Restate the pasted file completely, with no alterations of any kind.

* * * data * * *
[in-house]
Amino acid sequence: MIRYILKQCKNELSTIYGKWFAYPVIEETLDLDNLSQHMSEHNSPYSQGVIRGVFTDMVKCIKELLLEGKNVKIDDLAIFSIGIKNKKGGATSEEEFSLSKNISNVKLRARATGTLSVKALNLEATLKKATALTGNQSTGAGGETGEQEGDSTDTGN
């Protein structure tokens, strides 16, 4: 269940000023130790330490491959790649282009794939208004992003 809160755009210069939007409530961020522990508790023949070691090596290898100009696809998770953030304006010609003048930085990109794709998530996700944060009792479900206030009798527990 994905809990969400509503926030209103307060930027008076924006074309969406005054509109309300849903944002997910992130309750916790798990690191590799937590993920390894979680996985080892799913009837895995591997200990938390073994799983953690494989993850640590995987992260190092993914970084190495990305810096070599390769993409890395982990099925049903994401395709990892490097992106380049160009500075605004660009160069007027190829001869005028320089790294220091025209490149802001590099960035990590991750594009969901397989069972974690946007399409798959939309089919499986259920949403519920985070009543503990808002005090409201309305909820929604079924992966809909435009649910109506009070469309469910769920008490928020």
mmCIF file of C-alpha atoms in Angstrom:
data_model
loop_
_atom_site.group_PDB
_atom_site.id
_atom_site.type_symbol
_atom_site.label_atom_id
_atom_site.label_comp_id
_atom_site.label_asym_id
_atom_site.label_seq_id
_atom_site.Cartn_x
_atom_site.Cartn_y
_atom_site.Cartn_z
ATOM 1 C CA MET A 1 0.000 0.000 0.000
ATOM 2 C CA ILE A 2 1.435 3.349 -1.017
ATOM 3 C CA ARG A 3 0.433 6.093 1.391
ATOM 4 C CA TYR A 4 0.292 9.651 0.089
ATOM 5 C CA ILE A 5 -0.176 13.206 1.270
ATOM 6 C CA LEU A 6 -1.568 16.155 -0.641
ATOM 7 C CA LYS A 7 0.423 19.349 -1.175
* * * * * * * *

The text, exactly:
[in-house]
Amino acid sequence: MIRYILKQCKNELSTIYGKWFAYPVIEETLDLDNLSQHMSEHNSPYSQGVIRGVFTDMVKCIKELLLEGKNVKIDDLAIFSIGIKNKKGGATSEEEFSLSKNISNVKLRARATGTLSVKALNLEATLKKATALTGNQSTGAGGETGEQEGDSTDTGN
């Protein structure tokens, strides 16, 4: 269940000023130790330490491959790649282009794939208004992003 809160755009210069939007409530961020522990508790023949070691090596290898100009696809998770953030304006010609003048930085990109794709998530996700944060009792479900206030009798527990 994905809990969400509503926030209103307060930027008076924006074309969406005054509109309300849903944002997910992130309750916790798990690191590799937590993920390894979680996985080892799913009837895995591997200990938390073994799983953690494989993850640590995987992260190092993914970084190495990305810096070599390769993409890395982990099925049903994401395709990892490097992106380049160009500075605004660009160069007027190829001869005028320089790294220091025209490149802001590099960035990590991750594009969901397989069972974690946007399409798959939309089919499986259920949403519920985070009543503990808002005090409201309305909820929604079924992966809909435009649910109506009070469309469910769920008490928020």
mmCIF file of C-alpha atoms in Angstrom:
data_model
loop_
_atom_site.group_PDB
_atom_site.id
_atom_site.type_symbol
_atom_site.label_atom_id
_atom_site.label_comp_id
_atom_site.label_asym_id
_atom_site.label_seq_id
_atom_site.Cartn_x
_atom_site.Cartn_y
_atom_site.Cartn_z
ATOM 1 C CA MET A 1 0.000 0.000 0.000
ATOM 2 C CA ILE A 2 1.435 3.349 -1.017
ATOM 3 C CA ARG A 3 0.433 6.093 1.391
ATOM 4 C CA TYR A 4 0.292 9.651 0.089
ATOM 5 C CA ILE A 5 -0.176 13.206 1.270
ATOM 6 C CA LEU A 6 -1.568 16.155 -0.641
ATOM 7 C CA LYS A 7 0.423 19.349 -1.175